The outsanding Washington Post columnist Anne Applebaum, author of the Pulitzer Prize winning and truly excellent book Gulag: A History, has hit another home run with today’s column on the late architect Philip Johnson.
In explaining why the antics of a callow spare Prince in the UK generated many outraged headlines, while a fascist apologist like Philip Johnson was celebrated, she concludes,
In the end, I suspect the explanation is simple: People whose gifts lie in esoteric fields get a pass that others don’t. Or, to put it differently, if you use crude language and wear a swastika, you’re a pariah. But if you make up a complex, witty persona, use irony and jokes to brush off hard questions, and construct an elaborate philosophy to obfuscate your past, then you’re an elder statesman, a trendsetter, a provocateur and — most tantalizingly — an enigma.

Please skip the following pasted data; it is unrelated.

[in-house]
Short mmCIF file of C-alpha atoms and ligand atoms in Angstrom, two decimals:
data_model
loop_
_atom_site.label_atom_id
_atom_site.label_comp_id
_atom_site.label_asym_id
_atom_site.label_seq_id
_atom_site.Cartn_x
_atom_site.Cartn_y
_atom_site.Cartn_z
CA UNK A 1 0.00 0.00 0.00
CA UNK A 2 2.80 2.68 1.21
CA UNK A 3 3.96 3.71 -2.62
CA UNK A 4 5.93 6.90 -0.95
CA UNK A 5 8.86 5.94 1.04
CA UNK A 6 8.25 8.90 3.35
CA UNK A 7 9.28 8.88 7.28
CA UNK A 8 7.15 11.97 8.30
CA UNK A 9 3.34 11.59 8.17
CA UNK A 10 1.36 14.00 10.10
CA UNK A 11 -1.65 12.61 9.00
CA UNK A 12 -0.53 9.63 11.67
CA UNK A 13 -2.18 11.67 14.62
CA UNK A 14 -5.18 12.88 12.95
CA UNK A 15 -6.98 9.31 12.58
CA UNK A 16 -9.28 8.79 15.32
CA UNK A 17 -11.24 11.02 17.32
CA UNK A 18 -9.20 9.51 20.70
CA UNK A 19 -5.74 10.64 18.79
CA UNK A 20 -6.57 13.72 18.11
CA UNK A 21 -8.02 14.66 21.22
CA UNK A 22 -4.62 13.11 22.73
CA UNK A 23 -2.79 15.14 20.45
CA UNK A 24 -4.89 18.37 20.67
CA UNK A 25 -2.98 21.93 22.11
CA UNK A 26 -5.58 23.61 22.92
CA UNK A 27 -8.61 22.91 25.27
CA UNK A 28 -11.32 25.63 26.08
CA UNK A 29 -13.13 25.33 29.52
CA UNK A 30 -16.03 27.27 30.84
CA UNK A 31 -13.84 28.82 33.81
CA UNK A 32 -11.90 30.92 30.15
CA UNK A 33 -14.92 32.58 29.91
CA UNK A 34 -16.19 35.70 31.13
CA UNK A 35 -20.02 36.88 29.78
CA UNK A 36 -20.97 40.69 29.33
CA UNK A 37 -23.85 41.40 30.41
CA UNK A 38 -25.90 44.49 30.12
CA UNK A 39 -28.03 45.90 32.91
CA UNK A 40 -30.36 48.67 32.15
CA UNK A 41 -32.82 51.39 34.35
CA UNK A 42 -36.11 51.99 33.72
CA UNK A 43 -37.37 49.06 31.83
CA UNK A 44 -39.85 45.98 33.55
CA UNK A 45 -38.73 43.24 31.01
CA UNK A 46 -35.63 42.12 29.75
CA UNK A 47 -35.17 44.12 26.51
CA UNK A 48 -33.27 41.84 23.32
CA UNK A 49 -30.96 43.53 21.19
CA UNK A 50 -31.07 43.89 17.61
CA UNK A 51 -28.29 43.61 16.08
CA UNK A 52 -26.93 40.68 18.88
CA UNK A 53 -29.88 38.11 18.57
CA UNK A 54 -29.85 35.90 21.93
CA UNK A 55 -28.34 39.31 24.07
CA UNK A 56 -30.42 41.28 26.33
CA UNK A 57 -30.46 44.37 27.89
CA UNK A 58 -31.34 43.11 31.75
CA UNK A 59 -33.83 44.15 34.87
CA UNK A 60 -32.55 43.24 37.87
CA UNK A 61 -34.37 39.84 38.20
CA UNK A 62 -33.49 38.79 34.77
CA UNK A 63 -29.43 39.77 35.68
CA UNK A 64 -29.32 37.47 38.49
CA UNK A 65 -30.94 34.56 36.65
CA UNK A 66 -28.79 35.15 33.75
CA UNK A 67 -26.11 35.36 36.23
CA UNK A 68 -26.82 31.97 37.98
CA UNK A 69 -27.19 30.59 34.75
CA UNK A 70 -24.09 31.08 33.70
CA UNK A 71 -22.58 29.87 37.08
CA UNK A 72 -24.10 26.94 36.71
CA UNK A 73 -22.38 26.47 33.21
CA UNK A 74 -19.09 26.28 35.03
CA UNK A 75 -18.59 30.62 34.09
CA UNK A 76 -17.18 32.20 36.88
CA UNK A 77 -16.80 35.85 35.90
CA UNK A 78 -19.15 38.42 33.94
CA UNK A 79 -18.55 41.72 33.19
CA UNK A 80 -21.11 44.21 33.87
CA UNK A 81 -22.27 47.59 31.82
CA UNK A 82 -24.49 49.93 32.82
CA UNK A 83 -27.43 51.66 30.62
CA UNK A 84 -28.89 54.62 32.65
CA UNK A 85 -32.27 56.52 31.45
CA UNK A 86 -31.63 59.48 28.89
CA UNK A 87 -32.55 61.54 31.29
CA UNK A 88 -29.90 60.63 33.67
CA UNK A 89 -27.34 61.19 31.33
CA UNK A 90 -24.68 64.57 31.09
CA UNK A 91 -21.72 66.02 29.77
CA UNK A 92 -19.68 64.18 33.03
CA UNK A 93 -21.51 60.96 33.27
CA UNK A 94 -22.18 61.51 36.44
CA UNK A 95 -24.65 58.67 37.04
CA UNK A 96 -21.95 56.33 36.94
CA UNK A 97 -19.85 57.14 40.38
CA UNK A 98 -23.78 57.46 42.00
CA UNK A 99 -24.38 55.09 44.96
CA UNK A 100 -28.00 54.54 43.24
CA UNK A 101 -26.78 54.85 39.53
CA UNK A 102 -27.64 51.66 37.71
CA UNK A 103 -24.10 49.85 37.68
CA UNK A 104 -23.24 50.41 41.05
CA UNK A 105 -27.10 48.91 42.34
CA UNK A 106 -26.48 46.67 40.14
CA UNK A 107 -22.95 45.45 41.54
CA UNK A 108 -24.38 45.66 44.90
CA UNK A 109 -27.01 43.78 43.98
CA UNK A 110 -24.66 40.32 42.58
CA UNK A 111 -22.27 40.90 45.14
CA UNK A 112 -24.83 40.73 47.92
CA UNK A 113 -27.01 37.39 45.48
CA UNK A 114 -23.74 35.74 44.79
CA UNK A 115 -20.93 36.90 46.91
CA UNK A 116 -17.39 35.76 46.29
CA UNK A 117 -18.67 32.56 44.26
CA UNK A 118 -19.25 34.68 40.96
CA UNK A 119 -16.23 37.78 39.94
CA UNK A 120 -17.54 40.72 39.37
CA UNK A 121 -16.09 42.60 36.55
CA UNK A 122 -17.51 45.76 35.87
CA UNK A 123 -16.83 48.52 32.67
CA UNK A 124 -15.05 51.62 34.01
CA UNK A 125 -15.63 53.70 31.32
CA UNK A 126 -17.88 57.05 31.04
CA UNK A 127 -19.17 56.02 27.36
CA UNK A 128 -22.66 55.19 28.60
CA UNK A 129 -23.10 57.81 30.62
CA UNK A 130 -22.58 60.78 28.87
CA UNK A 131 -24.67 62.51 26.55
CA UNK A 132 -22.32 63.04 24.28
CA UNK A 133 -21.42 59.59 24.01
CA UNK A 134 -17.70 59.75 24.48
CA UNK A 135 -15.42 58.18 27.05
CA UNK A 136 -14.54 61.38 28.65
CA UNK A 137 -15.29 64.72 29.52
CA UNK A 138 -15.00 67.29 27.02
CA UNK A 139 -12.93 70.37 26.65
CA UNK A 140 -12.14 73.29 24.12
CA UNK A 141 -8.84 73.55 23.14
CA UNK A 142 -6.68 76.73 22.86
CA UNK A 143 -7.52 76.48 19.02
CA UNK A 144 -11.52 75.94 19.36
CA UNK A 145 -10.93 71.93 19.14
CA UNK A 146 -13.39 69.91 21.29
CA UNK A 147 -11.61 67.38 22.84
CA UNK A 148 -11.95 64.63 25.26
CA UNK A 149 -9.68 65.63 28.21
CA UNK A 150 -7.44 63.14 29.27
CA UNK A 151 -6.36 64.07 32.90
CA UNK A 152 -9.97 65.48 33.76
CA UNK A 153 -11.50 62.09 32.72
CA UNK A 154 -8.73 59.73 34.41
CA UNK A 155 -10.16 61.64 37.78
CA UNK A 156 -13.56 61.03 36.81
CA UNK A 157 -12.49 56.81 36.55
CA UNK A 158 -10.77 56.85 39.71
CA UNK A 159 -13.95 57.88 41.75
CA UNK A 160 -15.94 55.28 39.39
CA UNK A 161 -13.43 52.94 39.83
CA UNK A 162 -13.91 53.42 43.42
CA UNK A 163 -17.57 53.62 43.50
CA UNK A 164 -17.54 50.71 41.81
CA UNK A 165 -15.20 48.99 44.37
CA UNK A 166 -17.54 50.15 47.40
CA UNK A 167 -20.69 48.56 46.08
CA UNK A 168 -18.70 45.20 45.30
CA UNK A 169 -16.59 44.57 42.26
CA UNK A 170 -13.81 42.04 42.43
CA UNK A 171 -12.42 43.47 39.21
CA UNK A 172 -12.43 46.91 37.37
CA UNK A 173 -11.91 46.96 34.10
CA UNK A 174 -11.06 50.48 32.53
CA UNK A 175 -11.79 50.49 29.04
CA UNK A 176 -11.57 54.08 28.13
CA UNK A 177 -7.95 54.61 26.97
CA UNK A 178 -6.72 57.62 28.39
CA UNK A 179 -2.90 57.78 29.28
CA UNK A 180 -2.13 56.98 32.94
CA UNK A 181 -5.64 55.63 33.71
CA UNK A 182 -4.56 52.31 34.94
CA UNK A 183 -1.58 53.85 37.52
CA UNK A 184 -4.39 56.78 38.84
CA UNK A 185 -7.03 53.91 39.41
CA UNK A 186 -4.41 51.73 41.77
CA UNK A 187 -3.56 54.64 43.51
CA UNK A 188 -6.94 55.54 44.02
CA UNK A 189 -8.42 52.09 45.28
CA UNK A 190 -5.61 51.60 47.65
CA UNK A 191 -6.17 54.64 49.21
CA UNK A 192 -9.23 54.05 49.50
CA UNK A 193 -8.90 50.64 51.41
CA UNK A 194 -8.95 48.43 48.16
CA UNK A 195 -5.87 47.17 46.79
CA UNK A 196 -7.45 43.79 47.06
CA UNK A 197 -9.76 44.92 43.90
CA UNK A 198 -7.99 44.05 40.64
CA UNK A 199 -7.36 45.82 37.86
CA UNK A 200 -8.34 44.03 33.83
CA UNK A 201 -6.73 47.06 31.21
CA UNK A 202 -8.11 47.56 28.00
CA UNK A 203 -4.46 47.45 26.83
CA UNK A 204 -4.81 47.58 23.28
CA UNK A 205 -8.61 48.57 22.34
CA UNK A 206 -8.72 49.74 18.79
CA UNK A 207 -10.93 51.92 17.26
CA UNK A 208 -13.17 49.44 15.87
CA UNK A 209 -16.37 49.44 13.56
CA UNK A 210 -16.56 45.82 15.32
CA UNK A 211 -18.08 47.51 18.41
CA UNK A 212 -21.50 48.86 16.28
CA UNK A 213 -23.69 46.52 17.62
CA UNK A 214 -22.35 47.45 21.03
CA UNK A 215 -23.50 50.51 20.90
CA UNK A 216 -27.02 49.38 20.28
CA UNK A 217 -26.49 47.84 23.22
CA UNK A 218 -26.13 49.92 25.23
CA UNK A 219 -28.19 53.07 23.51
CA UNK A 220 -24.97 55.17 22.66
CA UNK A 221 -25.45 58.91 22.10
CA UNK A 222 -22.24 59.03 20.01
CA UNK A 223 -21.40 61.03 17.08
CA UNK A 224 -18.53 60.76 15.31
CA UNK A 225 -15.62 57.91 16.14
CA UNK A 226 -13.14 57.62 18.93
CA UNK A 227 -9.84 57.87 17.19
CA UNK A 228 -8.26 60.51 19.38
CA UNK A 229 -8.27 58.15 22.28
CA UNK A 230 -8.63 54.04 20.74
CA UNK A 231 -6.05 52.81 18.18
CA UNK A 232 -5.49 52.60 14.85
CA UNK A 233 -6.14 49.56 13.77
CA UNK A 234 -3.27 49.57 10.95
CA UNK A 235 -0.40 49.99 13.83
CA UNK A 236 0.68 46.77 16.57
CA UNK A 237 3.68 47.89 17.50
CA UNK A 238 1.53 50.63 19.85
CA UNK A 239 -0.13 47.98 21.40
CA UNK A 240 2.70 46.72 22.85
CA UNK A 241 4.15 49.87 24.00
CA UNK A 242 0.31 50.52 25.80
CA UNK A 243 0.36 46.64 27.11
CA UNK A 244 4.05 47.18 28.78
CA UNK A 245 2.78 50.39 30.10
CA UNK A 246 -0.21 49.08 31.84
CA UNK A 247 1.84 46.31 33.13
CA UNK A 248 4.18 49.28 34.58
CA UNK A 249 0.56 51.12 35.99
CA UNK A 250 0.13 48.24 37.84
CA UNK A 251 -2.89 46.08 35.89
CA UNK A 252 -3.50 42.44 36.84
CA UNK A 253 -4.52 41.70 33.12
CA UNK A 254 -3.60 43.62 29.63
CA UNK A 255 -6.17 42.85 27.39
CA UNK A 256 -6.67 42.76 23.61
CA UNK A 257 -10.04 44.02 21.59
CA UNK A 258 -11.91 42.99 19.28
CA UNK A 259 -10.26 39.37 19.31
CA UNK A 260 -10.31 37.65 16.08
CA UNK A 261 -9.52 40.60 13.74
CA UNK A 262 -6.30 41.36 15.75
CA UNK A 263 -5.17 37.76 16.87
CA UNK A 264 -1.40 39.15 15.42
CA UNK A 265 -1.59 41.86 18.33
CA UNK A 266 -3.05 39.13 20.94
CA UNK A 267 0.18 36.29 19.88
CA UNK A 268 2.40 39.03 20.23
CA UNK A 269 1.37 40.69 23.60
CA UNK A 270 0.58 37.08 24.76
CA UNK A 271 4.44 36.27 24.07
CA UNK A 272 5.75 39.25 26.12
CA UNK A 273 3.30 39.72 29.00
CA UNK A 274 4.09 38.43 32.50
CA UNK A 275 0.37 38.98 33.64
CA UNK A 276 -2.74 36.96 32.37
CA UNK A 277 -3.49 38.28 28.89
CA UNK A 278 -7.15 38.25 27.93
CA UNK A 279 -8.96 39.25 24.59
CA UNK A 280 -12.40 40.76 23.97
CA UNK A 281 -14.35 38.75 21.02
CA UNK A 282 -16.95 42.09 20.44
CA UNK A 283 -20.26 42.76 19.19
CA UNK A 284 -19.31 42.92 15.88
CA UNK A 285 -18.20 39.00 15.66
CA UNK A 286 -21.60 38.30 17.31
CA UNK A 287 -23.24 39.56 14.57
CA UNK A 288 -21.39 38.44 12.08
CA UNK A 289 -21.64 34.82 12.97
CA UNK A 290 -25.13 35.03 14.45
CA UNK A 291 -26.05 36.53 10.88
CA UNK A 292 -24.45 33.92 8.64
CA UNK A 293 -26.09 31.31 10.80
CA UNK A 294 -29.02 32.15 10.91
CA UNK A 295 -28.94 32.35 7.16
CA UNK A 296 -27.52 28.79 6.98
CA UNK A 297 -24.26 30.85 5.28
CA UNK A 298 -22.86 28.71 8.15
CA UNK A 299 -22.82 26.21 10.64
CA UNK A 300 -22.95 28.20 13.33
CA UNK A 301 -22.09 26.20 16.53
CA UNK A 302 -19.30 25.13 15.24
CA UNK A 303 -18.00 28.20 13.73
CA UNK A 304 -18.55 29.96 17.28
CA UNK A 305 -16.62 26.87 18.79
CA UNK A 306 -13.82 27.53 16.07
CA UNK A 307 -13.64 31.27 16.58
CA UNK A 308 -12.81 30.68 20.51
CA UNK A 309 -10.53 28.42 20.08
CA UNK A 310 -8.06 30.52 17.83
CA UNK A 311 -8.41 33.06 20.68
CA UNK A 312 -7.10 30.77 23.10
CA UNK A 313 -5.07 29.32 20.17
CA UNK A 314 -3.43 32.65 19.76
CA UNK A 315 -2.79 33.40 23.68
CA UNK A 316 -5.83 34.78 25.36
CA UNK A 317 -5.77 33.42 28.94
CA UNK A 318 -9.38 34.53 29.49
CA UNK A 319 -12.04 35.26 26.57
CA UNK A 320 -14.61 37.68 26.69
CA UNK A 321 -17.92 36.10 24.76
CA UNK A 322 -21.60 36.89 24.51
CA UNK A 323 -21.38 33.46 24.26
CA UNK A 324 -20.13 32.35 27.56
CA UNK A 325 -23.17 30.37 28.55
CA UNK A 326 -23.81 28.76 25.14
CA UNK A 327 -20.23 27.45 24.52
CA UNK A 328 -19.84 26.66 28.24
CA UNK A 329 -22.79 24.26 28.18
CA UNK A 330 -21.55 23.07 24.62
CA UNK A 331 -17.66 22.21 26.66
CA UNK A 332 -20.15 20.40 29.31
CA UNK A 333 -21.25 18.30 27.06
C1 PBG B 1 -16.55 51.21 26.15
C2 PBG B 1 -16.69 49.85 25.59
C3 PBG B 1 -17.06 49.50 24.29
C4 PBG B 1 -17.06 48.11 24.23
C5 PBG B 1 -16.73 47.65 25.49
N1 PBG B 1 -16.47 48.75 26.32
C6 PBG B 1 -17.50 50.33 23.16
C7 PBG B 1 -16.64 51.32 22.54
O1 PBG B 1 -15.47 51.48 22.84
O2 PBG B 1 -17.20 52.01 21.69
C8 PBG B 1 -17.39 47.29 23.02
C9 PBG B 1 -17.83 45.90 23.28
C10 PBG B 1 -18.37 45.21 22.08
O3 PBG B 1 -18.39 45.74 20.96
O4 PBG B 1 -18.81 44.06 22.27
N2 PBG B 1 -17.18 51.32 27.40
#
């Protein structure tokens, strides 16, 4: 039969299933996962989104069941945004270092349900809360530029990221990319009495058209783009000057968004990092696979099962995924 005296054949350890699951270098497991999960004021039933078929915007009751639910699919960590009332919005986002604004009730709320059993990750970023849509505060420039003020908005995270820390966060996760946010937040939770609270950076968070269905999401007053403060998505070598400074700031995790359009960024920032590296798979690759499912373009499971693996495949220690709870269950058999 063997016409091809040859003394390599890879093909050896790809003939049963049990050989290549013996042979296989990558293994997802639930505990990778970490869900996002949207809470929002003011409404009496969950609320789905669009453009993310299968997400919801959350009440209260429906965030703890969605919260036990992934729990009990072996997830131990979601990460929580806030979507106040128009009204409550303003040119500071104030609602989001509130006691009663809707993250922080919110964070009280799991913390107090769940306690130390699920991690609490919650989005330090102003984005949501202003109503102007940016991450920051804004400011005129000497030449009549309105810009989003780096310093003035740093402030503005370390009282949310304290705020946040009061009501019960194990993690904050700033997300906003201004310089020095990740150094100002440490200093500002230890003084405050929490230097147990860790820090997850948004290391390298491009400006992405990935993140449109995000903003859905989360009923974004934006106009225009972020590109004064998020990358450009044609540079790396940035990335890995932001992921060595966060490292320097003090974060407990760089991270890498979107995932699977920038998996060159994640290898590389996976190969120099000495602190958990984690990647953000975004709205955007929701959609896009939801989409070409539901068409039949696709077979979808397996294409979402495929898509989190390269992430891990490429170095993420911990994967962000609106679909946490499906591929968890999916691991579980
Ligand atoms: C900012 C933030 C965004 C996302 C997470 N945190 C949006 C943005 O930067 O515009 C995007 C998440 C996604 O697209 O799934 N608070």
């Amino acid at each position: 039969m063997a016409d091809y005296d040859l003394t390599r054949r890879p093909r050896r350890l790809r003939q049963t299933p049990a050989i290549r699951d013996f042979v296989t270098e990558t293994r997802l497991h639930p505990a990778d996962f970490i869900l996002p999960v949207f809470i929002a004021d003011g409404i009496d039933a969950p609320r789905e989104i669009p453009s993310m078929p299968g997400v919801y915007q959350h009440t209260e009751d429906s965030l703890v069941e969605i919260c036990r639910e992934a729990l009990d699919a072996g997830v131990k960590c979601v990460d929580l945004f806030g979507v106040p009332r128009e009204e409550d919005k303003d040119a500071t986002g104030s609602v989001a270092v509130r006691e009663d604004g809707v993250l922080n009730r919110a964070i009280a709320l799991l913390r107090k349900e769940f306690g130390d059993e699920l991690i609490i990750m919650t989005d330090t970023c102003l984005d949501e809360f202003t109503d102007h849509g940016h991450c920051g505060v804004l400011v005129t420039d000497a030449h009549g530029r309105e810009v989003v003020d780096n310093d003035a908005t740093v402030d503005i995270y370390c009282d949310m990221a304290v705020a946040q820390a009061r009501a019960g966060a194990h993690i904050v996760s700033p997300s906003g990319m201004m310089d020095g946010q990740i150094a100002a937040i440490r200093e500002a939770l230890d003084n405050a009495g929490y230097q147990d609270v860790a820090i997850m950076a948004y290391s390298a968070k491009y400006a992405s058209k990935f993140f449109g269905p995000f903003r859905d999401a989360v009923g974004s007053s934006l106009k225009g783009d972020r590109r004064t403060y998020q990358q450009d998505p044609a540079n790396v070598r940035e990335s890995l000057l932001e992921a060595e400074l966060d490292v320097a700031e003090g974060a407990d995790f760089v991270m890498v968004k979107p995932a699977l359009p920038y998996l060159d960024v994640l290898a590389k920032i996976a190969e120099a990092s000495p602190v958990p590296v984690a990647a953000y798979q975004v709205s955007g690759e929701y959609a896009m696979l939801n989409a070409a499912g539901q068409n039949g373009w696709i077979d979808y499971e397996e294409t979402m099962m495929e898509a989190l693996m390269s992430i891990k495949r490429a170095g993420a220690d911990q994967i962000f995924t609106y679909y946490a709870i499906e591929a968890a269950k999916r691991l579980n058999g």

Anne Applebaum has done a great deal to remind us of the importance of memory. And to explain why some are so happy to forget.
2 Responses to “Anne Applebaum on Memory”
Thank you so much for the link. Informative and interesting.
I’ve now read Anne Applebaum’s column. There may be merit in her argument but she doesn’t really explain why other intellectuals who flirted with fascism and/or Nazism (she cites Ezra Pound and Martin Heidegger) failed to get the pass that Philip Johnson did.